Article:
Saudi Arabia is far from the first place to ban names. Last year New Zealand shared a list of names with CNN that its government had refused to improve. Among those names: "Lucifer," "4Real" and "Majesty." In Sweden, the names "Ikea," "Veranda" and "Brfxxccxxmnpcccclllmmnprxvclmnckssqlbb11116" (pronounced Albin) have all been rejected under Sweden's naming law.
Sweden introduced it's name law in 1982 in a bid to stop non-nobles receiving (or giving themselves) noble names, but nowadays the law is justified as a means to prevent names that could cause offense or could cause discomfort for the person using it. It's a similar system to that used in New Zealand, as well as Germany, Denmark and Norway.
In some ways, the ban on names in Saudi Arabia seems similar: Although Basmala might sound benign to English-speakers, Arabic speakers would know it has religious connotations (it means "in the name of God"). However, the Saudi name ban comes in a time increasing repression in the country, Gregory Gause, a professor at the University of Vermont, explains, pointing to the recent announcement that the Muslim Brotherhood was a "terrorist group" and a number of other measures. "It's part of a broader crackdown on everything," said Gause, who studies Saudi Arabia.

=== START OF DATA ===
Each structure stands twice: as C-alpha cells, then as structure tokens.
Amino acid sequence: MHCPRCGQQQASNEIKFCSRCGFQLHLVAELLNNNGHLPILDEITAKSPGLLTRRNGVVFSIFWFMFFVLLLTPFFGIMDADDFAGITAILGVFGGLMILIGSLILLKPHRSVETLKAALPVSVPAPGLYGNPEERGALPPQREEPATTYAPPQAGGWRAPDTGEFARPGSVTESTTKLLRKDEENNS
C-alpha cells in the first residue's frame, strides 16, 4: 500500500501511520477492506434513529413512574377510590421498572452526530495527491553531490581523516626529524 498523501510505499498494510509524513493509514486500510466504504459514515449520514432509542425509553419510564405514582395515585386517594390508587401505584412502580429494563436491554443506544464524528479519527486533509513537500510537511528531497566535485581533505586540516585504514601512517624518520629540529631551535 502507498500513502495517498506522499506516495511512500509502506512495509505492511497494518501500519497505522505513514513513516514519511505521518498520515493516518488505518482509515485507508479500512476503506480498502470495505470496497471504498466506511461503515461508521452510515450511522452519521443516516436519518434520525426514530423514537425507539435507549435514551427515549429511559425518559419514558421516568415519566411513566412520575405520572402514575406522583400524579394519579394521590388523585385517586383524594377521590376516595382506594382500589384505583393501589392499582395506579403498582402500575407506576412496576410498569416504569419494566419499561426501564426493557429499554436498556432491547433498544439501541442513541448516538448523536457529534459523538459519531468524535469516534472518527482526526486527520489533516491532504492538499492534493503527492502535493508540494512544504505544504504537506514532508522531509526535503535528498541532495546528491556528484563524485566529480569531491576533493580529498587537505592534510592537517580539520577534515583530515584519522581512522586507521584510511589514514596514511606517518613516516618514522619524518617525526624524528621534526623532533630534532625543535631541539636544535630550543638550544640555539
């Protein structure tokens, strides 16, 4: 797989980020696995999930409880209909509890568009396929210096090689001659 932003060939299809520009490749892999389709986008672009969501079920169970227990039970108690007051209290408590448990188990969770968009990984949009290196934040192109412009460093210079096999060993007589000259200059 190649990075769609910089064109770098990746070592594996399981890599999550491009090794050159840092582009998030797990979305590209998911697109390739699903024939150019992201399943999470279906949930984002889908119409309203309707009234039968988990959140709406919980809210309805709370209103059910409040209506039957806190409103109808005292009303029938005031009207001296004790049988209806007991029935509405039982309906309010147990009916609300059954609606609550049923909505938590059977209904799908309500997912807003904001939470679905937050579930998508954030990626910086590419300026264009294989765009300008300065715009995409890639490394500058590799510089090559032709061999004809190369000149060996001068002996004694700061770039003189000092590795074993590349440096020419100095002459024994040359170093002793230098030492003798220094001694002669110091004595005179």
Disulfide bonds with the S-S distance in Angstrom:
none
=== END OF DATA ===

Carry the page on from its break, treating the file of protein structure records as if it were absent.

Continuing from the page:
Here's the full list of names, via the Saudi Gazette: